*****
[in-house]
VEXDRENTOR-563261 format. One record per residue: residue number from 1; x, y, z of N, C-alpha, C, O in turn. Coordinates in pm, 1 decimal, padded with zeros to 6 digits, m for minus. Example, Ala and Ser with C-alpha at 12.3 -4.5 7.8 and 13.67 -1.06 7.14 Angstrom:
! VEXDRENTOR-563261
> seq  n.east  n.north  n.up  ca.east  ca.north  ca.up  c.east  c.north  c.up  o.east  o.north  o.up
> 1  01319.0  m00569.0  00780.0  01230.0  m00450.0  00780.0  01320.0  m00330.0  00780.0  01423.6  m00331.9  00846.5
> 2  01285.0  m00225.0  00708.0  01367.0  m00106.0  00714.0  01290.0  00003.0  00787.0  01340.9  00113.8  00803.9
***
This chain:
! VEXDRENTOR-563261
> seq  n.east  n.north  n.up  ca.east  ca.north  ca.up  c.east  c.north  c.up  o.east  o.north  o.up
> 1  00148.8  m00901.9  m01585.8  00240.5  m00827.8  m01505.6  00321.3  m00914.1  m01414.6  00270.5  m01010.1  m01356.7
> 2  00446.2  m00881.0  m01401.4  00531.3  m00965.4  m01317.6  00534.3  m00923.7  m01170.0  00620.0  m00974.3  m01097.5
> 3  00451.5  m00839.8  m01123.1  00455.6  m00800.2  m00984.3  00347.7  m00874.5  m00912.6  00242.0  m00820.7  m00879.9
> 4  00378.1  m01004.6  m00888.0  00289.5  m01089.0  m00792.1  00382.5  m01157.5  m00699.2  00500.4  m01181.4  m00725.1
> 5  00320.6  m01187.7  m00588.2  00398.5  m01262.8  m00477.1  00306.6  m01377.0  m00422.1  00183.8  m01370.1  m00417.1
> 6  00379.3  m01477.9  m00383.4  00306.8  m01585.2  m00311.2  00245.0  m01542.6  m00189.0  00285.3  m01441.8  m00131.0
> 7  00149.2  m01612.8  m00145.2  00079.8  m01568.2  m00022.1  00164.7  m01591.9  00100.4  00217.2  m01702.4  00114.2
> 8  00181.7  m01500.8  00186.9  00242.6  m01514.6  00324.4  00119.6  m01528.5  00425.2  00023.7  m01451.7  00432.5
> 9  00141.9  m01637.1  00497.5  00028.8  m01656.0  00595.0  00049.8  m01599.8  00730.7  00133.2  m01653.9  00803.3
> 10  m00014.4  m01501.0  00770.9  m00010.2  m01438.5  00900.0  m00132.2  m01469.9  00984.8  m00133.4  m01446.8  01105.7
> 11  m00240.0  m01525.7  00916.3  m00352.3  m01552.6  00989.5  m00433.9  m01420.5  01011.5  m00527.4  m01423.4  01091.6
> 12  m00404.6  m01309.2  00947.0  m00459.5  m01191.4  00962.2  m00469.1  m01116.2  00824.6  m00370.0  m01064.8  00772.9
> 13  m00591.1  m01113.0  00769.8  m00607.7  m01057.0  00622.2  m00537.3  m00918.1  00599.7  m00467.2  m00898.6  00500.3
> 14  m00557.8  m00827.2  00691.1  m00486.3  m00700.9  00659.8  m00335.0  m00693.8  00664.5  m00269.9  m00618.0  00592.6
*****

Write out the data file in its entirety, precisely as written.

[in-house]
VEXDRENTOR-563261 format. One record per residue: residue number from 1; x, y, z of N, C-alpha, C, O in turn. Coordinates in pm, 1 decimal, padded with zeros to 6 digits, m for minus. Example, Ala and Ser with C-alpha at 12.3 -4.5 7.8 and 13.67 -1.06 7.14 Angstrom:
! VEXDRENTOR-563261
> seq  n.east  n.north  n.up  ca.east  ca.north  ca.up  c.east  c.north  c.up  o.east  o.north  o.up
> 1  01319.0  m00569.0  00780.0  01230.0  m00450.0  00780.0  01320.0  m00330.0  00780.0  01423.6  m00331.9  00846.5
> 2  01285.0  m00225.0  00708.0  01367.0  m00106.0  00714.0  01290.0  00003.0  00787.0  01340.9  00113.8  00803.9
***
This chain:
! VEXDRENTOR-563261
> seq  n.east  n.north  n.up  ca.east  ca.north  ca.up  c.east  c.north  c.up  o.east  o.north  o.up
> 1  00148.8  m00901.9  m01585.8  00240.5  m00827.8  m01505.6  00321.3  m00914.1  m01414.6  00270.5  m01010.1  m01356.7
> 2  00446.2  m00881.0  m01401.4  00531.3  m00965.4  m01317.6  00534.3  m00923.7  m01170.0  00620.0  m00974.3  m01097.5
> 3  00451.5  m00839.8  m01123.1  00455.6  m00800.2  m00984.3  00347.7  m00874.5  m00912.6  00242.0  m00820.7  m00879.9
> 4  00378.1  m01004.6  m00888.0  00289.5  m01089.0  m00792.1  00382.5  m01157.5  m00699.2  00500.4  m01181.4  m00725.1
> 5  00320.6  m01187.7  m00588.2  00398.5  m01262.8  m00477.1  00306.6  m01377.0  m00422.1  00183.8  m01370.1  m00417.1
> 6  00379.3  m01477.9  m00383.4  00306.8  m01585.2  m00311.2  00245.0  m01542.6  m00189.0  00285.3  m01441.8  m00131.0
> 7  00149.2  m01612.8  m00145.2  00079.8  m01568.2  m00022.1  00164.7  m01591.9  00100.4  00217.2  m01702.4  00114.2
> 8  00181.7  m01500.8  00186.9  00242.6  m01514.6  00324.4  00119.6  m01528.5  00425.2  00023.7  m01451.7  00432.5
> 9  00141.9  m01637.1  00497.5  00028.8  m01656.0  00595.0  00049.8  m01599.8  00730.7  00133.2  m01653.9  00803.3
> 10  m00014.4  m01501.0  00770.9  m00010.2  m01438.5  00900.0  m00132.2  m01469.9  00984.8  m00133.4  m01446.8  01105.7
> 11  m00240.0  m01525.7  00916.3  m00352.3  m01552.6  00989.5  m00433.9  m01420.5  01011.5  m00527.4  m01423.4  01091.6
> 12  m00404.6  m01309.2  00947.0  m00459.5  m01191.4  00962.2  m00469.1  m01116.2  00824.6  m00370.0  m01064.8  00772.9
> 13  m00591.1  m01113.0  00769.8  m00607.7  m01057.0  00622.2  m00537.3  m00918.1  00599.7  m00467.2  m00898.6  00500.3
> 14  m00557.8  m00827.2  00691.1  m00486.3  m00700.9  00659.8  m00335.0  m00693.8  00664.5  m00269.9  m00618.0  00592.6